How sports science research feeds into medical care
Three articles by researchers at Bangor University’s School of Sport, Health & Exercise Sciences appear in the latest issue of Arthritis Care and Research, an international journal published by the American College of Rheumatology. The latest edition is a special issue containing 18 articles focussing on state-of-the-art research on muscle and bone in the rheumatic diseases.
“The research that we conduct here at Bangor University often falls at the interface between Sports Science and Medicine, in that we are able to apply sports science principals in a clinical setting. To do this we work in close association with the local NHS and are very grateful for the collaborative relationship that we share with them,” said Tim Woodman, Head of the School of Sport, Health & Exercise Sciences.
The articles illustrate how, with the advent of better treatments for the diseases, the focus on research is shifting towards improving quality of life for people with these conditions. The research also highlights how expertise in Sports Science and a detailed understanding of muscle, tendon and bone function, and how they affect one another, can lead to improvements in the treatment programmes that support people with rheumatoid arthritis and other bone conditions.
Dr Jamie Macdonald the author of one of the papers explains: “The focus of research and clinical care used to be on managing the disease alone. Now that treatment of the disease is improving and patients are living longer, the focus is also on providing exercise and other programmes to enable people with these conditions to maintain or improve their current health and mobility.”
One article, for example follows up groundbreaking research conducted at Bangor University which, established for the first time that exercise was beneficial to rheumatoid arthritis sufferers. “The traditional advice had been to be careful and to rest- alongside which, many with rheumatoid arthritis felt wary of undertaking exercise. We established that intense exercise is beneficial to people with the condition,” explains Dr Andrew Lemmey of the School.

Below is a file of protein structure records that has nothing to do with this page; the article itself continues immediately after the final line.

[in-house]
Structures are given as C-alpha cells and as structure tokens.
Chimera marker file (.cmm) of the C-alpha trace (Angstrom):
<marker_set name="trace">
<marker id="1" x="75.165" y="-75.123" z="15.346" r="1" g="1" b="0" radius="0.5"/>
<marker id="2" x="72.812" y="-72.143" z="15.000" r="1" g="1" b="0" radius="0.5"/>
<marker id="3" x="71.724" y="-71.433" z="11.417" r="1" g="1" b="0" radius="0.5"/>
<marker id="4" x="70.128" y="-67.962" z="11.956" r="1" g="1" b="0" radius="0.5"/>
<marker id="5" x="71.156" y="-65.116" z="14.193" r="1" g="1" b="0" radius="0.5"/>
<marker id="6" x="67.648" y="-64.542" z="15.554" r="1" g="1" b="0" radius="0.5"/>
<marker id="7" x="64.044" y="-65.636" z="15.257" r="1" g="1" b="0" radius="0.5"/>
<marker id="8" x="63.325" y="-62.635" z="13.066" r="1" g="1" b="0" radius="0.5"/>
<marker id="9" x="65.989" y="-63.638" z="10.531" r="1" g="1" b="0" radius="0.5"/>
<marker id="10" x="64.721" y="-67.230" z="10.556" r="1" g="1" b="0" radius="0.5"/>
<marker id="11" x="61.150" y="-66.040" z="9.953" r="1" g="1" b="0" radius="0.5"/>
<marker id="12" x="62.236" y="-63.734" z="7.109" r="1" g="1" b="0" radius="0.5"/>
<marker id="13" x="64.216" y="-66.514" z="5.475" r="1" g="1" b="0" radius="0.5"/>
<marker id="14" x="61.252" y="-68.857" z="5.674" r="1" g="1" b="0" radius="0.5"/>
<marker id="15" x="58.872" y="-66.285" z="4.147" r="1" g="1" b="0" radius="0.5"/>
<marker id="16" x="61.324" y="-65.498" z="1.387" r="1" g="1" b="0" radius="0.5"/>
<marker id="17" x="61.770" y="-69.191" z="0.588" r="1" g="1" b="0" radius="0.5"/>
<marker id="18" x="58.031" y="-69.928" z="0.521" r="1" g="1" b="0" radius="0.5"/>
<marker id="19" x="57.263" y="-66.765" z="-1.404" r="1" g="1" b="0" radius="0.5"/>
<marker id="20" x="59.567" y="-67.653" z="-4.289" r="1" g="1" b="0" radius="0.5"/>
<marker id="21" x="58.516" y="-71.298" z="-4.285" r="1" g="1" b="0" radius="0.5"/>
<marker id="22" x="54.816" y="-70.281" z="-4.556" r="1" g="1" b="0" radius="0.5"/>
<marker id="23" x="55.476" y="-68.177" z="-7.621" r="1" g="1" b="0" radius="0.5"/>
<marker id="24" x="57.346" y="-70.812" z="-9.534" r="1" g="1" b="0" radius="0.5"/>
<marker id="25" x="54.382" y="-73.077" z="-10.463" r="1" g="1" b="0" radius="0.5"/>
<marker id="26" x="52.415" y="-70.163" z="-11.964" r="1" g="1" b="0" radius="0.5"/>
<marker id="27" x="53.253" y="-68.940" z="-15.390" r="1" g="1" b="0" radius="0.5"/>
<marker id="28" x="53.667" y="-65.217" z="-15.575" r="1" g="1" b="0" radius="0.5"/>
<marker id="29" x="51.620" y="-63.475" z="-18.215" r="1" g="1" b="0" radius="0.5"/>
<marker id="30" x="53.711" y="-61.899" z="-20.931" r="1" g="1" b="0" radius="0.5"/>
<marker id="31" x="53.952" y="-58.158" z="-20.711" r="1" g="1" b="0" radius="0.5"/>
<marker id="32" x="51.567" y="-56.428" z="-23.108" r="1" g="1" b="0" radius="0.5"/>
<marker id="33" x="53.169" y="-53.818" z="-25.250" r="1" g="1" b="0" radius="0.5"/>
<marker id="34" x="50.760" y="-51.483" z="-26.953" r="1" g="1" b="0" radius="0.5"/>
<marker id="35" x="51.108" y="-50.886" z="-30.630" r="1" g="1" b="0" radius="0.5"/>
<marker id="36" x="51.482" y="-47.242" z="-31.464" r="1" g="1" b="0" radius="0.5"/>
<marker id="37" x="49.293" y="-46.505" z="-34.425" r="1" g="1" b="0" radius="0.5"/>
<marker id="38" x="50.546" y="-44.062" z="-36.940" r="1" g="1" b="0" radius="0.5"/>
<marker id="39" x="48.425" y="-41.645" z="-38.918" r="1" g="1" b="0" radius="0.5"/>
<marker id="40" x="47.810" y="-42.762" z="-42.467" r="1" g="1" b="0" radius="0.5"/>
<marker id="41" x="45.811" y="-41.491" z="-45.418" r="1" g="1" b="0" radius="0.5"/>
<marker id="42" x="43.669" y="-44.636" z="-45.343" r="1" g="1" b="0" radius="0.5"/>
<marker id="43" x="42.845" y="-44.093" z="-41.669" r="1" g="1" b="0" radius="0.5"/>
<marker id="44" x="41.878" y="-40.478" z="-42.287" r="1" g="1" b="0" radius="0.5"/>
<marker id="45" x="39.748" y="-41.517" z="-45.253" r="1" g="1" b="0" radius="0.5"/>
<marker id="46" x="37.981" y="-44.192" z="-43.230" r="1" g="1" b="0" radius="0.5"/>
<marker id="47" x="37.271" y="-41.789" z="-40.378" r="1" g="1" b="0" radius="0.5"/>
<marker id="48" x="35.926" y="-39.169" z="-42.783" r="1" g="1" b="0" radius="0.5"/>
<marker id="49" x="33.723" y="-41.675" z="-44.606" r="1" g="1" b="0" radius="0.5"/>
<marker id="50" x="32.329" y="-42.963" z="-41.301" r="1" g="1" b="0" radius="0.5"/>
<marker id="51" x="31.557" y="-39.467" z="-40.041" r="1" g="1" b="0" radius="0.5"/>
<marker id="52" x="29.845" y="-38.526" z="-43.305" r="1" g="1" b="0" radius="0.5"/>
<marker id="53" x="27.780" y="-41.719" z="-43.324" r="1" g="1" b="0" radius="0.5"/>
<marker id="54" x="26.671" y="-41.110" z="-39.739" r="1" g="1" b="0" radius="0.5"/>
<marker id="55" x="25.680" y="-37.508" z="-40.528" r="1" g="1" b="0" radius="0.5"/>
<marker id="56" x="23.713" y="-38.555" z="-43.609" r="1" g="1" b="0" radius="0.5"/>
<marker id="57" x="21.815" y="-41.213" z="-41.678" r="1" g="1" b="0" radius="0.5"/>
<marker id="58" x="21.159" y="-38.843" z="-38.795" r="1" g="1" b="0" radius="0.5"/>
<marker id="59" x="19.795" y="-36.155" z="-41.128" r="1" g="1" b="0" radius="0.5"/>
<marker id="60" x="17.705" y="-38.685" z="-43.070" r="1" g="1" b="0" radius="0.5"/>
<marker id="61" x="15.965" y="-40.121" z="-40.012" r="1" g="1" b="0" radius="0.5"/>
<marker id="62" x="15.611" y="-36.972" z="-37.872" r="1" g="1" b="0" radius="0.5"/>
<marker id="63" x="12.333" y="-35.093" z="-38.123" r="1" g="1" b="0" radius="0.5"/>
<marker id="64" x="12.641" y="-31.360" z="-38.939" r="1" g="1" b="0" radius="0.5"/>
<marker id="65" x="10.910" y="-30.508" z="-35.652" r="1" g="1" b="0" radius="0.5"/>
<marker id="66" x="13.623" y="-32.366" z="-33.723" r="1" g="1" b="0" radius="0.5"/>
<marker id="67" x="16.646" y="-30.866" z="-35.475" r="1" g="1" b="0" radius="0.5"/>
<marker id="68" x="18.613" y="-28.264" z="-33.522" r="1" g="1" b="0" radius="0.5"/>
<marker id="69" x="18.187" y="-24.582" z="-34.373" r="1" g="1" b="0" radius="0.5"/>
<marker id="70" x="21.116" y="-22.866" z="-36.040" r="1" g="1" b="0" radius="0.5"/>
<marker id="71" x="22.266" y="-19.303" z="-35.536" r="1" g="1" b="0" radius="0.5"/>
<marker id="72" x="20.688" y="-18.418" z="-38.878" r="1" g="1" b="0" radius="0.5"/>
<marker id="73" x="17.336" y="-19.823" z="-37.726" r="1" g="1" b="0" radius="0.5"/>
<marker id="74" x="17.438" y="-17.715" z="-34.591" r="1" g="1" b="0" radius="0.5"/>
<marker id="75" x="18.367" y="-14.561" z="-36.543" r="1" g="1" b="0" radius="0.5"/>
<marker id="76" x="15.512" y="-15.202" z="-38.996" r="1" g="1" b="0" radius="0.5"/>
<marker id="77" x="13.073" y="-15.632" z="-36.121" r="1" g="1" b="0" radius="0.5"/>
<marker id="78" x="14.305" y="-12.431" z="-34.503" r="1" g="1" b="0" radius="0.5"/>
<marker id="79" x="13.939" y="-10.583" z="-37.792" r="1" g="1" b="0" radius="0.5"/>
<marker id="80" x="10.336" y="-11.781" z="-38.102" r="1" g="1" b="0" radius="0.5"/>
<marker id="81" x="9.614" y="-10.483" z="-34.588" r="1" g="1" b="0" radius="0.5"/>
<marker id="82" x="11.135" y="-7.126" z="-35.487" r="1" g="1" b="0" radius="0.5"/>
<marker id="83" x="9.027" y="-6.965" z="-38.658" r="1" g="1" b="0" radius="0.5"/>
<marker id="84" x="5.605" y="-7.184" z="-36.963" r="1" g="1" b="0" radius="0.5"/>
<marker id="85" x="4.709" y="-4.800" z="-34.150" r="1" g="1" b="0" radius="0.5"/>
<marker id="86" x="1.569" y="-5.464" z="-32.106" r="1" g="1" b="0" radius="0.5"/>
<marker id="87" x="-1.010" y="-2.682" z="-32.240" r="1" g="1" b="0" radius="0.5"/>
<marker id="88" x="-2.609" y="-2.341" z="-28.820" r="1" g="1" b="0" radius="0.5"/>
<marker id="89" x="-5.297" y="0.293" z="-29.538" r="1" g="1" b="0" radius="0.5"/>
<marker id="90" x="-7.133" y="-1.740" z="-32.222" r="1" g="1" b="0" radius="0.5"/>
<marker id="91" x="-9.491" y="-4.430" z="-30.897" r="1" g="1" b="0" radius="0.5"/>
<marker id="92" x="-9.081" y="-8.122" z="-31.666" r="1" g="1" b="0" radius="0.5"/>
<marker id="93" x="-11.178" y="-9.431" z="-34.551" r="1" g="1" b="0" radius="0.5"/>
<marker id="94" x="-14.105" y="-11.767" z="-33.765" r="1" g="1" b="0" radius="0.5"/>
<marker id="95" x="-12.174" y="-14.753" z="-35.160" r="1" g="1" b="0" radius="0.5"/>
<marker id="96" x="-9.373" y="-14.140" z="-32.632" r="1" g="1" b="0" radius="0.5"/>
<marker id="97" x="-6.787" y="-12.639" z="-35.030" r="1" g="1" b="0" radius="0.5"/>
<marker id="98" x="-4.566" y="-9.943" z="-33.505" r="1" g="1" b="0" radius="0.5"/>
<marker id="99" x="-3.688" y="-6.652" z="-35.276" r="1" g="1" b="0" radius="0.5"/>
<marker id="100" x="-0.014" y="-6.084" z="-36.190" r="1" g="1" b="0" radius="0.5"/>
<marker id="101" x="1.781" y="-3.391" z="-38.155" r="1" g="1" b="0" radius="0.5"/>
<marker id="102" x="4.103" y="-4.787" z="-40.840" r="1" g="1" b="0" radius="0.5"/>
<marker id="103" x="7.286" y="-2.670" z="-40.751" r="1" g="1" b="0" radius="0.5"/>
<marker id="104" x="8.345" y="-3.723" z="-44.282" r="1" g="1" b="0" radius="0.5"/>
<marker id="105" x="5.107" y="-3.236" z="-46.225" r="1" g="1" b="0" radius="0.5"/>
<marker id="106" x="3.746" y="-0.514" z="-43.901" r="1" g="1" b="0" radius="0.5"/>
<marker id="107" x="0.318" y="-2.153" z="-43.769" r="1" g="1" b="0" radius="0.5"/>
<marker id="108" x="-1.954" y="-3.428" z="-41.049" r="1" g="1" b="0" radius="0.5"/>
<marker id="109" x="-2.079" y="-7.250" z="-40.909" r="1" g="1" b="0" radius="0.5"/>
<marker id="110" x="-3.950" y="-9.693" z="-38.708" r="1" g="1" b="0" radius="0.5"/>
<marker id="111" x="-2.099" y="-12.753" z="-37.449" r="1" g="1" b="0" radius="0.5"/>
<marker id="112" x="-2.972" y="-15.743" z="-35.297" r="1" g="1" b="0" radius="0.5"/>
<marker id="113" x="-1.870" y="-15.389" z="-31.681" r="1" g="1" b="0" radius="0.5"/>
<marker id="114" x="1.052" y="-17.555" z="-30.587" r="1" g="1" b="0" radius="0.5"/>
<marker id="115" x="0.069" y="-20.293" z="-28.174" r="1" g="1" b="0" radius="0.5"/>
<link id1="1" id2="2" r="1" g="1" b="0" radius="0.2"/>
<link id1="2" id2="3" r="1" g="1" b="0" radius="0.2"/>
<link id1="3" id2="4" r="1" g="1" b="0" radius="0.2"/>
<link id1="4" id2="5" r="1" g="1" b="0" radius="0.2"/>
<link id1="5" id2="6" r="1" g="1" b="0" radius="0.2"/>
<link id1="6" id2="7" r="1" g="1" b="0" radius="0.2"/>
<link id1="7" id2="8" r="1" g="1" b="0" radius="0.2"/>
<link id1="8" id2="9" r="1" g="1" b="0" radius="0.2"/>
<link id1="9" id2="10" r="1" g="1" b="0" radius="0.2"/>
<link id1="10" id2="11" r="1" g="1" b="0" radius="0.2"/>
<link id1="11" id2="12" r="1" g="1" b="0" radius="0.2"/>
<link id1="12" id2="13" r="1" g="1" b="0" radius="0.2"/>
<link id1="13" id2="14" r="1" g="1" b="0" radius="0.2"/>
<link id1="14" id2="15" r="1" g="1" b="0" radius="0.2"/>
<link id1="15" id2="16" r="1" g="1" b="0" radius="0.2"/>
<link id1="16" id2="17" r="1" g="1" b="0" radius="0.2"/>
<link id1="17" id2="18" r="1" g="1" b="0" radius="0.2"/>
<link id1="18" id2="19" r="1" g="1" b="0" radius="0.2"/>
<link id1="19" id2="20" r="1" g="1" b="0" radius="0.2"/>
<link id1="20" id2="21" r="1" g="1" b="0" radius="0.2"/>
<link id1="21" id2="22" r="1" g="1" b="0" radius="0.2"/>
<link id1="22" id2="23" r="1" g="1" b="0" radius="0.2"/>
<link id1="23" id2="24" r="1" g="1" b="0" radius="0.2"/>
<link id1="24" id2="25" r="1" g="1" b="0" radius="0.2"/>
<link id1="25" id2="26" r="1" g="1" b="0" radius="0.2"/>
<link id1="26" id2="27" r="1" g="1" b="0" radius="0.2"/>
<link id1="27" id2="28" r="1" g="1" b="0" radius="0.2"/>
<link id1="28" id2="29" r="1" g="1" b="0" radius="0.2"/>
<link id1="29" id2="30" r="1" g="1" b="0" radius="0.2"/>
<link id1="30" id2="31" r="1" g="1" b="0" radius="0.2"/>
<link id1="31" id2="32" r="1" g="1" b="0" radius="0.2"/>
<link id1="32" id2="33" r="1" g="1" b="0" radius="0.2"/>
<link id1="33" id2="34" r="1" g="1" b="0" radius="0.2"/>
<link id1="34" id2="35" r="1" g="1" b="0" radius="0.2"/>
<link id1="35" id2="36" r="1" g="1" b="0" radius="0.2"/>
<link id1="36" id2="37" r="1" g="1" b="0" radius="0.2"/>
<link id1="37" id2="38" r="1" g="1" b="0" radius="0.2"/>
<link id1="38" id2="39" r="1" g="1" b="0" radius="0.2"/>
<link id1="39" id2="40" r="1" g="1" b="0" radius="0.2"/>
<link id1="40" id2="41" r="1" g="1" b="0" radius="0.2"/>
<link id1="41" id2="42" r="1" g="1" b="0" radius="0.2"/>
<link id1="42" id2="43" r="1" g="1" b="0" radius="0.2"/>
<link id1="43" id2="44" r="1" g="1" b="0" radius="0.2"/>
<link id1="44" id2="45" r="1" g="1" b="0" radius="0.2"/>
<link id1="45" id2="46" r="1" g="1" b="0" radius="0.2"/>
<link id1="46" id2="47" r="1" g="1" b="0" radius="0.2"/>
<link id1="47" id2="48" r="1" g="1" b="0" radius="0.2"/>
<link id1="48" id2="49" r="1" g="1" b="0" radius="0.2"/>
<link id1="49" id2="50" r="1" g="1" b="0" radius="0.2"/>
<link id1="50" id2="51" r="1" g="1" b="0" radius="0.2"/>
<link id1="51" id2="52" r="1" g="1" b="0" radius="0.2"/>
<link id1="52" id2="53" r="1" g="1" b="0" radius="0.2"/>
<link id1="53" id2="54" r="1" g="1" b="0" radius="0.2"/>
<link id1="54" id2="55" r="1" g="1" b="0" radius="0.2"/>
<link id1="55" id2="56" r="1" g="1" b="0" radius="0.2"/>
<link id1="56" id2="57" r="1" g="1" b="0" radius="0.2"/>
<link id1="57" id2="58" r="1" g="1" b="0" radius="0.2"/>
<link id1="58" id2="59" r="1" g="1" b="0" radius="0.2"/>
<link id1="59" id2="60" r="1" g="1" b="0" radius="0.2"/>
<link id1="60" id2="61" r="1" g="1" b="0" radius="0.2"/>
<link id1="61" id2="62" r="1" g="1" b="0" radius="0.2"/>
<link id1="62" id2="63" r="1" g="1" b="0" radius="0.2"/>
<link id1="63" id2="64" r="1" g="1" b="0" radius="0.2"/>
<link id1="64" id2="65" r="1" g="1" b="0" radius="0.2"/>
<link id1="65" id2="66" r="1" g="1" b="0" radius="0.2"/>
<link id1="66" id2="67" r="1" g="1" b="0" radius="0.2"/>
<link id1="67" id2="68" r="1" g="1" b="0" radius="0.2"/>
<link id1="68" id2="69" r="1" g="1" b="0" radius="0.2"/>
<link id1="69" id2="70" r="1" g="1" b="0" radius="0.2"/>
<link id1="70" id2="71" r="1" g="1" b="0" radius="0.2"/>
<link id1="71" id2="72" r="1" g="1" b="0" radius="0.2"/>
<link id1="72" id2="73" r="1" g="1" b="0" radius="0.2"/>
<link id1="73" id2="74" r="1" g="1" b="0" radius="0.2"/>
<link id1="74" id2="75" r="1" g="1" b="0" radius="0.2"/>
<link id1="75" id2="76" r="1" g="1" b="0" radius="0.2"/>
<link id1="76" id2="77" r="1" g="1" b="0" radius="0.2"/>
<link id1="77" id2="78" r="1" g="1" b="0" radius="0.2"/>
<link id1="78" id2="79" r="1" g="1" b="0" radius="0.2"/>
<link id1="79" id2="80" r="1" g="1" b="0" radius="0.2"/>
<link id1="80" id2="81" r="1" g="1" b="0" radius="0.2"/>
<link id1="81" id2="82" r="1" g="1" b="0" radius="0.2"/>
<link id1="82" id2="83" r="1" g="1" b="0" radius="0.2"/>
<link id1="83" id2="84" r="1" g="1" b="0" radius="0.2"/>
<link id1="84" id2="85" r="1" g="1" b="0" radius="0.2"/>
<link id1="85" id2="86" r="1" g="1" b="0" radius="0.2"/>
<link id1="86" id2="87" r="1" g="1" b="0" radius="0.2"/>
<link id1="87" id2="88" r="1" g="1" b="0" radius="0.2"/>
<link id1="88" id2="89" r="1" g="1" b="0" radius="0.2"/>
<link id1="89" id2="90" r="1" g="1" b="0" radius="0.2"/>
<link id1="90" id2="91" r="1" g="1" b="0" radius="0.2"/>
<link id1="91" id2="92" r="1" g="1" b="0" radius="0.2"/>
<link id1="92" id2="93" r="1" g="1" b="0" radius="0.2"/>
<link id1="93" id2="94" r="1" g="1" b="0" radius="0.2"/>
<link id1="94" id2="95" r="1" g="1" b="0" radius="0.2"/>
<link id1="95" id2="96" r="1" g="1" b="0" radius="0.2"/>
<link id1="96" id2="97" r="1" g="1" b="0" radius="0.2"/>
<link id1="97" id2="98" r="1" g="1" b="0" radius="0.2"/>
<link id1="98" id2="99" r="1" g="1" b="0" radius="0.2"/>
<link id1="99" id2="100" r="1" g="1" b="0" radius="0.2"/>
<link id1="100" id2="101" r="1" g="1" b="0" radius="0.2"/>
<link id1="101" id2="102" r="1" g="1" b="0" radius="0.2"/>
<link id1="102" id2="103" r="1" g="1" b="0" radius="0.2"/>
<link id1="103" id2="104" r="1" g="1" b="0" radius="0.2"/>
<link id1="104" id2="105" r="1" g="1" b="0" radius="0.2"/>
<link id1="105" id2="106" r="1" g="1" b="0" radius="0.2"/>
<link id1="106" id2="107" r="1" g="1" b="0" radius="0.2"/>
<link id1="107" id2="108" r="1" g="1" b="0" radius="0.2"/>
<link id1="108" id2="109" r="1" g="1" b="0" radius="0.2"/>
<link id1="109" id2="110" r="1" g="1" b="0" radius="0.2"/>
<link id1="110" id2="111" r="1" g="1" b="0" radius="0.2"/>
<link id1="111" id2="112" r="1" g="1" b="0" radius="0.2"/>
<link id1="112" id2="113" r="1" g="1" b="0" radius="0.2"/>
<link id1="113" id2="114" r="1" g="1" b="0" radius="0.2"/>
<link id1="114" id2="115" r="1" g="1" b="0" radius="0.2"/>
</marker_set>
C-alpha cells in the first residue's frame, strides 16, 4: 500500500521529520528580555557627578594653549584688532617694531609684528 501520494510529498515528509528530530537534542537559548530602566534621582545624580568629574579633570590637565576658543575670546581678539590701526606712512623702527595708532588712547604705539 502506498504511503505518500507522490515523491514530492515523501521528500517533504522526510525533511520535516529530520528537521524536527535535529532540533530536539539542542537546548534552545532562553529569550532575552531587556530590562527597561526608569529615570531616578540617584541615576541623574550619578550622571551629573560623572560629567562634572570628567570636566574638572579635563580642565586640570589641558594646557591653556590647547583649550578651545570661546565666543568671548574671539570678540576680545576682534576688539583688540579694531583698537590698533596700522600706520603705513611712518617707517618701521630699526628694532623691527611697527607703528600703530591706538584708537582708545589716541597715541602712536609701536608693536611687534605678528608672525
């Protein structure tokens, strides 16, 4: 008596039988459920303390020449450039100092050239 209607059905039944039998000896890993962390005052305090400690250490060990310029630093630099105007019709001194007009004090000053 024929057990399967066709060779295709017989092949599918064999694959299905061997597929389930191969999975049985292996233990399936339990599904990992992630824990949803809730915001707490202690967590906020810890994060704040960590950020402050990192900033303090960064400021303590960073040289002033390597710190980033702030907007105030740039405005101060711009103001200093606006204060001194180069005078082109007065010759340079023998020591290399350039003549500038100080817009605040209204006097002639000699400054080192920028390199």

Latest research by Dr Lemmey and colleagues, described in the Journal, found lasting benefits from having participated in the exercise programme six years previously. The people involved in the exercise programme had not gained as much weight and were more mobile than others in the research. However the research also established that exercise needs to be maintained for maximum benefit to the muscle.
An article on an individual case illustrates the University’s close working relationship with the local NHS. A case referred to the University by the NHS enabled Drs Jeanette Thom and Andrew Lemmey to apply sport science knowledge to improve an arthritic knee. Transferring the benefits of that knowledge to the local health system and highlighting the findings in the article ensures that such knowledge feeds into the local and wider community, so that others can further the work.
The third article focuses on the little understood condition of osteoporosis in men and on the interplay between muscle and bone. It provides strong evidence of a relationship between muscle mass and bone strength and identifies muscle as a new target to indirectly treat low bone strength.
Publication date: 18 January 2012